18 Nov My Road to Weirdsville
Twenty years ago, I attended a lecture by the renowned architect Frank Gehry.
Meek and plain-speaking—like most Canadians—Gehry described his signature design process: “First, you get the building right. Then, you make it weird.”
Gehry meant a building must be structurally sound and functional first; a Gehry creation second.
My approach to still-life painting (although I often miss the mark) takes a similar path.
I want the drawing to be right first.
Before I ever picked up a paint brush as an adult, I studied drawing, completing 24 consecutive terms of weekly drawing classes—six years’ worth—at the Art League of Alexandria, primarily under the inspiring and ever-patient Milena Spasic. Only when Milena invited me to join one of her painting classes did I dare paint.
But drawing is only an oil painting’s foundation; its basement, to be precise.
If you want a painting to succeed, you have to make it weird.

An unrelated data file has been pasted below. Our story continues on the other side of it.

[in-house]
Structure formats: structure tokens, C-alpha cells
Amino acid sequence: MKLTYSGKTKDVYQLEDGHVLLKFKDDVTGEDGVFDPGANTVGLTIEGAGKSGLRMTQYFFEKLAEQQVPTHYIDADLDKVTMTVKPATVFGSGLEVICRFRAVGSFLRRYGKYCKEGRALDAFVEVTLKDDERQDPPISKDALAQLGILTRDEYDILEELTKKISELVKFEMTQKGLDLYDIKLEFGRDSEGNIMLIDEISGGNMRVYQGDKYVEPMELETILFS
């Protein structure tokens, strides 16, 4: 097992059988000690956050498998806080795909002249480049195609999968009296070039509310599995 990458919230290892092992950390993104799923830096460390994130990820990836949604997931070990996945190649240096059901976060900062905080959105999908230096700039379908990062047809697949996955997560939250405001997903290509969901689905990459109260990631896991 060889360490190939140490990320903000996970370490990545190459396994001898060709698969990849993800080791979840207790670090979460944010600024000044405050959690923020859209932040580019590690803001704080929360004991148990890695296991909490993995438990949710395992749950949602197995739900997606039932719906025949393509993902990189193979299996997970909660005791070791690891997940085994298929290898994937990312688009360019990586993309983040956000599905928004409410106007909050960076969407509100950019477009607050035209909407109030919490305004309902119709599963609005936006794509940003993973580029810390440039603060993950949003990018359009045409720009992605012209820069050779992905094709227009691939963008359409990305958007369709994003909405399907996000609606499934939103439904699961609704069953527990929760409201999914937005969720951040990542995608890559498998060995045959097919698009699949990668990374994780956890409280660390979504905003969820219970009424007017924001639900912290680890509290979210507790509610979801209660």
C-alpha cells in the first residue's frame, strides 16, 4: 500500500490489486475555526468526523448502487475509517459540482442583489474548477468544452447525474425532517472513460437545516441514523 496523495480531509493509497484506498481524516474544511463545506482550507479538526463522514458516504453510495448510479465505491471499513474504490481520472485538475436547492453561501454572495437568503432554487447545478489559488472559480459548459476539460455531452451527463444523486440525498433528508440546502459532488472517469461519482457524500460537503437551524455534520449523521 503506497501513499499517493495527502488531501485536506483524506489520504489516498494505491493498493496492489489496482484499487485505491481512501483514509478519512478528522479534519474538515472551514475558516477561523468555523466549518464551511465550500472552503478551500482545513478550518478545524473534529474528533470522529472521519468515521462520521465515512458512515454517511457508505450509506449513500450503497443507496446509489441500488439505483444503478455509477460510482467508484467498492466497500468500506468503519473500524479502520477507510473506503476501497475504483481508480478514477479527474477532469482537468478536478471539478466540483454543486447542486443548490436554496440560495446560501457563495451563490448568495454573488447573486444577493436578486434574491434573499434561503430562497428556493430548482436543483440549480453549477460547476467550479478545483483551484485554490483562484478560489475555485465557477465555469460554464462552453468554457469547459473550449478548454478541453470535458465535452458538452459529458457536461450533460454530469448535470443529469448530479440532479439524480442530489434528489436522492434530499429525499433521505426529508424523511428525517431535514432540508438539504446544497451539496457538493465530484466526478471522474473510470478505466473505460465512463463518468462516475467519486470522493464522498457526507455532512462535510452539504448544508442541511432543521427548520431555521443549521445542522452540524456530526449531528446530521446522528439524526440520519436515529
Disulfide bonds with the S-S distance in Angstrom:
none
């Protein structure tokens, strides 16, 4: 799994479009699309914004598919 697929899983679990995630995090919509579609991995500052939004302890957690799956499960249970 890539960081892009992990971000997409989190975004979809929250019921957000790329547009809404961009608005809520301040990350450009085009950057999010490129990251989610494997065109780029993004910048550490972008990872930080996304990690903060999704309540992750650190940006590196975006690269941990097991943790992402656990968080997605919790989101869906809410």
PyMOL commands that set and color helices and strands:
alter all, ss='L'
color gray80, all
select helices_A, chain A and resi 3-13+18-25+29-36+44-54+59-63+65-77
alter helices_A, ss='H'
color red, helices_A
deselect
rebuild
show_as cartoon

My current road to weirdsville is the popular “broken” edge, which, I hope, helps remove my paintings from the prosaic category of illustration and puts them in the airier category of art.
Broken edges help me avoid producing paintings that resemble either out-of-focus photos or waterlogged cartoons.
They help me produce fluid, imperfect and, I hope, welcoming, images.
Please don’t get me wrong: I admire tight illustrators and photo-realists immensely. In fact, I envy their skill, and am studying techniques for precise renderings in oil as we speak.
But given the choice between illustration and art, I’ll take art.